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profligate

[prof-li-git, -geyt] /ˈprɒf lɪ gɪt, -ˌgeɪt/
adjective
1.
utterly and shamelessly immoral or dissipated; thoroughly dissolute.
2.
recklessly prodigal or extravagant.
noun
3.
a profligate person.
Origin of profligate
1525-1535
1525-35; < Latin prōflīgātus broken down in character, degraded, orig. past participle of prōflīgāre to shatter, debase, equivalent to prō- pro-1 + -flīgāre, derivative of flīgere to strike; see inflict, -ate1
Related forms
profligately, adverb
profligateness, noun
Synonyms
1. abandoned, licentious.
Dictionary.com Unabridged
Based on the Random House Dictionary, © Random House, Inc. 2017.
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Examples from the Web for profligate
Contemporary Examples
Historical Examples
  • The brilliant but profligate Buckingham is retained as prime minister.

  • Why, a profligate couldn't spend ten dollars a week here, if he tried.

  • He was reputed to be the paid lover of an exiled and profligate queen.

    The Nabob Alphonse Daudet
  • But we have some of it left, and we profligate rulers, as the workers call us, cherish it.

    The White Invaders Raymond King Cummings
  • The imagination of a profligate cannot be other than depraved.

    The Young Maiden

    A. B. (Artemas Bowers) Muzzey
British Dictionary definitions for profligate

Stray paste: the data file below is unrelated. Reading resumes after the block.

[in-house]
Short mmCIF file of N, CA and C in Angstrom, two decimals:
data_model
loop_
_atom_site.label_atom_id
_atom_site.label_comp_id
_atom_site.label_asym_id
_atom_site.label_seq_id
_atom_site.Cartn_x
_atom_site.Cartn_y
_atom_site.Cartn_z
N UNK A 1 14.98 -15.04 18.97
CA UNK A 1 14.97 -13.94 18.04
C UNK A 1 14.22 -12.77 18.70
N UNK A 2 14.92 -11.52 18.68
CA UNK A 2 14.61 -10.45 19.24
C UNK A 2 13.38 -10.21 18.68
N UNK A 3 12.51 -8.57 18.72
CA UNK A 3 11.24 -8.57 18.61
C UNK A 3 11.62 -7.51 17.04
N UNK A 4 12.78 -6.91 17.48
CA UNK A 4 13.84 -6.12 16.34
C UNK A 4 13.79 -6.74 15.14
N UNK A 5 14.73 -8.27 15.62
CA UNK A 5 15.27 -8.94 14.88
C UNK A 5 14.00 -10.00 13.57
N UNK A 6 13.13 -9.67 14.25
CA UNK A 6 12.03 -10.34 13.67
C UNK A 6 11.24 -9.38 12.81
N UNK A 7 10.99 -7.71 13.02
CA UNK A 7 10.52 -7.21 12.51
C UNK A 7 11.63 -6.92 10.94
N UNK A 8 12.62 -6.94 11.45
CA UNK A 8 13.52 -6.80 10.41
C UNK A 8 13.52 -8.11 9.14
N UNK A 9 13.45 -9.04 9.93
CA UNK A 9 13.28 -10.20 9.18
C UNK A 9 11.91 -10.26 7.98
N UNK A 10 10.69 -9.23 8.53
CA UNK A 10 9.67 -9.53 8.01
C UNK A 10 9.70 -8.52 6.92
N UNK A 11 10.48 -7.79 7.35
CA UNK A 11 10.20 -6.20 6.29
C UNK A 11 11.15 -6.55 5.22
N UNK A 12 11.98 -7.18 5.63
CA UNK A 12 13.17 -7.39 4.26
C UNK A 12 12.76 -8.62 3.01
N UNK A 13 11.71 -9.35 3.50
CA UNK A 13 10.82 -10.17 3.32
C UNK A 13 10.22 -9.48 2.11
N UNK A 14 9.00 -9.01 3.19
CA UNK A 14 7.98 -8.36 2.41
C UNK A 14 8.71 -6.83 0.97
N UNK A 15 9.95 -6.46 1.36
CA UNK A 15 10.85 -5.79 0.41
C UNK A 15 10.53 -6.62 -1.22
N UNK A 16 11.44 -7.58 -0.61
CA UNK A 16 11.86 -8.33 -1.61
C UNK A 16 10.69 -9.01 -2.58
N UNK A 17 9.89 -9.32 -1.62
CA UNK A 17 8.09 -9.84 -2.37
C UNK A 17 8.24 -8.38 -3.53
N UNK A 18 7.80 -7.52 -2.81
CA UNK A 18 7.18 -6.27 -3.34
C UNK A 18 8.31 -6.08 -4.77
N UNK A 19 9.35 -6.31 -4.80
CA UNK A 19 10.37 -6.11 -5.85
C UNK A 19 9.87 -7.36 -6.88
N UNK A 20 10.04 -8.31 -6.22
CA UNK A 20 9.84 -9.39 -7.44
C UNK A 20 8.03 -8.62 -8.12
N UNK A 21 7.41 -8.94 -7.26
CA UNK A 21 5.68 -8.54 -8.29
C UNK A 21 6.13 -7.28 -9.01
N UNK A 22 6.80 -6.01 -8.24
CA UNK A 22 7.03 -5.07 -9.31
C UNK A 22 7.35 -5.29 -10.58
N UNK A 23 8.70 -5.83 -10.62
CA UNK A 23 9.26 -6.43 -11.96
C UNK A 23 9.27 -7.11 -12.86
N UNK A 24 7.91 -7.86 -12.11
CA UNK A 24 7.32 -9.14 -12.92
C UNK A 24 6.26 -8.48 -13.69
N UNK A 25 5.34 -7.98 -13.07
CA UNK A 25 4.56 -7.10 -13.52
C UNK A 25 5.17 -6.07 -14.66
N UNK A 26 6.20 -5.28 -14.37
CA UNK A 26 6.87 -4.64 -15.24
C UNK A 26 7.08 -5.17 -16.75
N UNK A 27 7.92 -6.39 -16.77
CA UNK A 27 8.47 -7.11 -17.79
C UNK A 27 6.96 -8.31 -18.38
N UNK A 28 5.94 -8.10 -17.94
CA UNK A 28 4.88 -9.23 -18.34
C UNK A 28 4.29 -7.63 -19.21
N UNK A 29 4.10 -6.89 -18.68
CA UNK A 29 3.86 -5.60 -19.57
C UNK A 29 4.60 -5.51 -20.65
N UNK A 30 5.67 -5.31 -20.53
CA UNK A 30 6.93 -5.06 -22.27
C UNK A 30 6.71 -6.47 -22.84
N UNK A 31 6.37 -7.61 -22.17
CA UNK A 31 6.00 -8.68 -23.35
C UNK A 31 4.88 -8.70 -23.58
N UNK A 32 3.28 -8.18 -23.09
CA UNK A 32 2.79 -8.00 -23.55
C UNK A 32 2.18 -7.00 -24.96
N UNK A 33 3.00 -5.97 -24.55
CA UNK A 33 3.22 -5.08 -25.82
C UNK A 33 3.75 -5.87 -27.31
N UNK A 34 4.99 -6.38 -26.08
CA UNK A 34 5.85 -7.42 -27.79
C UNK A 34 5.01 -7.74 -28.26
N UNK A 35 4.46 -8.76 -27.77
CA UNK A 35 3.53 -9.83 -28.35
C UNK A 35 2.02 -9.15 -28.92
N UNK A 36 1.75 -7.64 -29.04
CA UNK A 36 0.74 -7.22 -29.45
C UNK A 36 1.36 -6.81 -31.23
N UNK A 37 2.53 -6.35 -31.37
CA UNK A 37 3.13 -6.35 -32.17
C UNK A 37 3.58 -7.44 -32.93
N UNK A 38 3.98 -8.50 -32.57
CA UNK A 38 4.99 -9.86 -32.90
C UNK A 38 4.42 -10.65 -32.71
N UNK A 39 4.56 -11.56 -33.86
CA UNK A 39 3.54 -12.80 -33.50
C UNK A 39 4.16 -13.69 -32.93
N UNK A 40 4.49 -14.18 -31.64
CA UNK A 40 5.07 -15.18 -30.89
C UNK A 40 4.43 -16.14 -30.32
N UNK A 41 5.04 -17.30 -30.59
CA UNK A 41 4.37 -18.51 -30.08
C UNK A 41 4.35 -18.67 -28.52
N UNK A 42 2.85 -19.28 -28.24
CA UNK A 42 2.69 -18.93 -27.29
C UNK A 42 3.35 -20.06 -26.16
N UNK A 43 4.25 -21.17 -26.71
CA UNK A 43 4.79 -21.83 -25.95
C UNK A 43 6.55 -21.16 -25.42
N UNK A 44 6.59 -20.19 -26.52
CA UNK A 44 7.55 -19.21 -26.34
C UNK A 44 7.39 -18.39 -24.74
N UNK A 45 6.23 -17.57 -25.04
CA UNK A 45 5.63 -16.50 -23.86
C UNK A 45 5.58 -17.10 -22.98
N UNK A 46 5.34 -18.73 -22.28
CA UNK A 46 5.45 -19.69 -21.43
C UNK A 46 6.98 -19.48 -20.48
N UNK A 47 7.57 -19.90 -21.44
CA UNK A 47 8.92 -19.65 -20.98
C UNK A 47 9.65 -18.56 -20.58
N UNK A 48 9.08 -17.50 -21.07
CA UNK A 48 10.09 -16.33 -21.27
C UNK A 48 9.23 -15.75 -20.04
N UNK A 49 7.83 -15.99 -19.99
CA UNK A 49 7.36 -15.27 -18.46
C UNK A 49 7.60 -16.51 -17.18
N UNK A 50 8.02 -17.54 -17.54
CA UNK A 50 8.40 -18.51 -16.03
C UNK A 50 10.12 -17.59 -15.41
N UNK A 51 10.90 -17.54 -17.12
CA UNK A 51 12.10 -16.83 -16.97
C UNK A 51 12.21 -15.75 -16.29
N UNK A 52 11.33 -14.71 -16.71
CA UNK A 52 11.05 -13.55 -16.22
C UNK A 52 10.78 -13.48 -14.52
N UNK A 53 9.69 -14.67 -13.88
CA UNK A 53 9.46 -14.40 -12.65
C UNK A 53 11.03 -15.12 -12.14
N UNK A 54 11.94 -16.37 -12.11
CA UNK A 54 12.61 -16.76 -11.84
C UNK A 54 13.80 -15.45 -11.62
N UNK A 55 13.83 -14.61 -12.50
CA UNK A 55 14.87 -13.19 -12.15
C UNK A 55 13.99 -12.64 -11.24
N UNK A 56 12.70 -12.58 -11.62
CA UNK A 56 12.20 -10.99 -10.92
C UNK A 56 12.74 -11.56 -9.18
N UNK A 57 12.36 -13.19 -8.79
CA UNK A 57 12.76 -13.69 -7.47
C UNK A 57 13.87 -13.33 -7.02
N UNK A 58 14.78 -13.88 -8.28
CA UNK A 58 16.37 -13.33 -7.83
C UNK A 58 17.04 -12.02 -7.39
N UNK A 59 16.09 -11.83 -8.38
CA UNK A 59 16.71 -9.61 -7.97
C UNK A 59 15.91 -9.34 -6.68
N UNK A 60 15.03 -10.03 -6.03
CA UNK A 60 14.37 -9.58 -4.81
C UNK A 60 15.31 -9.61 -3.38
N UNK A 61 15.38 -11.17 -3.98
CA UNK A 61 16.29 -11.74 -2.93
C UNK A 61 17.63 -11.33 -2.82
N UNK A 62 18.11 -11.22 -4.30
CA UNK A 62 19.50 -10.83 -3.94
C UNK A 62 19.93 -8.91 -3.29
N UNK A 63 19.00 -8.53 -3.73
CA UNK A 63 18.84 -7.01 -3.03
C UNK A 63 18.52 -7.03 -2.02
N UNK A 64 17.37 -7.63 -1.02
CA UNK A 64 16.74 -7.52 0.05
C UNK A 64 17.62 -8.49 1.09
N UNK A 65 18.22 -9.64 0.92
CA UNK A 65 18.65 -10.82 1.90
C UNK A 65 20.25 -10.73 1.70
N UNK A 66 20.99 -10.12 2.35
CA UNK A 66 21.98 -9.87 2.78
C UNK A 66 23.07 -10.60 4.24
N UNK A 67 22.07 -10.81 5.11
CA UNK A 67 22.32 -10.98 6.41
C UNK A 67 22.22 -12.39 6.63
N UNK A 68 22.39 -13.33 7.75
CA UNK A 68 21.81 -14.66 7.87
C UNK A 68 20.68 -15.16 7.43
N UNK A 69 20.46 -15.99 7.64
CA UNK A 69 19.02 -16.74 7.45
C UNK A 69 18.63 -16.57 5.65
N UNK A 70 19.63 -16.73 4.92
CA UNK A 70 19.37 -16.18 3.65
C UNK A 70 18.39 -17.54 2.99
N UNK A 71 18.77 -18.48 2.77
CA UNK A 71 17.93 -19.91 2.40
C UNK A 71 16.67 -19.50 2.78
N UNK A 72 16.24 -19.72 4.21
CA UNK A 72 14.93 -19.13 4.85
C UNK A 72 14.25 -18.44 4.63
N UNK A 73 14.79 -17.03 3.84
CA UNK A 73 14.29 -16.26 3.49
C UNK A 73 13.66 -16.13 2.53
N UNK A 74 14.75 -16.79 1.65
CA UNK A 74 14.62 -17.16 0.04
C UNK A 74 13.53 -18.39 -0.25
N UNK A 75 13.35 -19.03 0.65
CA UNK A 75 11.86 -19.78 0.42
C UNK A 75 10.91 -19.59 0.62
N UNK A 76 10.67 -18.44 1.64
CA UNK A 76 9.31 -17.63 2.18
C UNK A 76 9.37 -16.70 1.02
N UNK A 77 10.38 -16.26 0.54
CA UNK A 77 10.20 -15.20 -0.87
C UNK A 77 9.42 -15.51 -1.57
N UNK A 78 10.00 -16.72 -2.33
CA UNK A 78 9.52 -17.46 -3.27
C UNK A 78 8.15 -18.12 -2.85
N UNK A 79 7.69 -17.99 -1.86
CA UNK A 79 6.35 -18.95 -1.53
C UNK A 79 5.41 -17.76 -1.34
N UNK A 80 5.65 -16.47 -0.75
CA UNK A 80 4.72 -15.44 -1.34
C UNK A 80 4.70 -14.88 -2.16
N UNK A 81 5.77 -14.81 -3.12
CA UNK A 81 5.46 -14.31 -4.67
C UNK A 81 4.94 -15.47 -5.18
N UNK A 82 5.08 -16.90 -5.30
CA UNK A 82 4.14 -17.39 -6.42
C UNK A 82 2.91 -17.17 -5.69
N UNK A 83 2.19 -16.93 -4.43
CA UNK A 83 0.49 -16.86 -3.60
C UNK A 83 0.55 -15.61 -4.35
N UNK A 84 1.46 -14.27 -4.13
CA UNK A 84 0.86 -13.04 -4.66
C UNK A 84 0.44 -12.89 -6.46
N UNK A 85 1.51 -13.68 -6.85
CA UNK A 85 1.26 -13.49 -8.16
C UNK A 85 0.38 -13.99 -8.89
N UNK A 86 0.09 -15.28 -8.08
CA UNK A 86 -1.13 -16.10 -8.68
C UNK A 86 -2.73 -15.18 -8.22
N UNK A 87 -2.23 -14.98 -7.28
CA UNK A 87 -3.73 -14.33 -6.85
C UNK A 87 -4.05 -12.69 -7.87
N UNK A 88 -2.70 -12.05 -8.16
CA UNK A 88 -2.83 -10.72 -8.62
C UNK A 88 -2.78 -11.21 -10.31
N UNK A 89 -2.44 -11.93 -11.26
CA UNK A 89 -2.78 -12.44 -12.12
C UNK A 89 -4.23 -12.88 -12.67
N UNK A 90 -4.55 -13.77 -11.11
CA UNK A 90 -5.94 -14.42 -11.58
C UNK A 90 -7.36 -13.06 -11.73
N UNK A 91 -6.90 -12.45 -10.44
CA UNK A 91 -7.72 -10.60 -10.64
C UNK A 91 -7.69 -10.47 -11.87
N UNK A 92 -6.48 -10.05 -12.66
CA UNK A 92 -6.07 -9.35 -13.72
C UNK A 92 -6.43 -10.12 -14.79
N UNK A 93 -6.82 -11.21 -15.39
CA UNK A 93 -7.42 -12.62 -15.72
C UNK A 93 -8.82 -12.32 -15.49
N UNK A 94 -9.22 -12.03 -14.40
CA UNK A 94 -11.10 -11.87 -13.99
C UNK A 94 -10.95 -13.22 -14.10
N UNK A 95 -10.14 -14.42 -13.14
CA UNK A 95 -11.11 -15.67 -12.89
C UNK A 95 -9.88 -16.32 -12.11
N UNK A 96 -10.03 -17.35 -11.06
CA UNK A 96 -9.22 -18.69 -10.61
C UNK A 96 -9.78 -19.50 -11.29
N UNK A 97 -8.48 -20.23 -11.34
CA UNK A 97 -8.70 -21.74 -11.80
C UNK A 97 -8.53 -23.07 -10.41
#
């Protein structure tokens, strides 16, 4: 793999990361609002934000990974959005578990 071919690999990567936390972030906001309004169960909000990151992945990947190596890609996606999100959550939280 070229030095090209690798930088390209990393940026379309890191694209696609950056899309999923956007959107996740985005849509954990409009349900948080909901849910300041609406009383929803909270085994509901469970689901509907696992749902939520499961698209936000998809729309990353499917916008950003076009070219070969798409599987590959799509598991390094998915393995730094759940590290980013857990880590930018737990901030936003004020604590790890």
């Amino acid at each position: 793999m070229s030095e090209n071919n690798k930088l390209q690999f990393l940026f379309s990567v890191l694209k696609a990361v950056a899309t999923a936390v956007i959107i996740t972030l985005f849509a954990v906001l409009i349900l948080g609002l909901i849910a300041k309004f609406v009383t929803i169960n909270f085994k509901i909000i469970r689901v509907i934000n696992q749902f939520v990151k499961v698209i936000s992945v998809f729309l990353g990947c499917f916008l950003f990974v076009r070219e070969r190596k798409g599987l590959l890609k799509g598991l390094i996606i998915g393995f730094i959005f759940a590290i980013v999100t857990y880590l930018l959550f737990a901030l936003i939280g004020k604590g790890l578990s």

profligate

/ˈprɒflɪɡɪt/
adjective
1.
shamelessly immoral or debauched
2.
wildly extravagant or wasteful
noun
3.
a profligate person
Derived Forms
profligacy (ˈprɒflɪɡəsɪ) noun
profligately, adverb
Word Origin
C16: from Latin prōflīgātus corrupt, from prōflīgāre to overthrow, from pro-1 + flīgere to beat
Collins English Dictionary - Complete & Unabridged 2012 Digital Edition
© William Collins Sons & Co. Ltd. 1979, 1986 © HarperCollins
Publishers 1998, 2000, 2003, 2005, 2006, 2007, 2009, 2012
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Word Origin and History for profligate
adj.

1520s, "overthrown, routed" (now obsolete in this sense), from Latin profligatus "destroyed, ruined, corrupt, abandoned, dissolute," past participle of profligare "to cast down, defeat, ruin," from pro- "down, forth" (see pro-) + fligere "to strike" (see afflict). Main modern meaning "recklessly extravagant" is 1779, via notion of "ruined by vice" (1640s, implied in a use of profligation). Related: Profligately. As a noun from 1709.

Online Etymology Dictionary, © 2010 Douglas Harper
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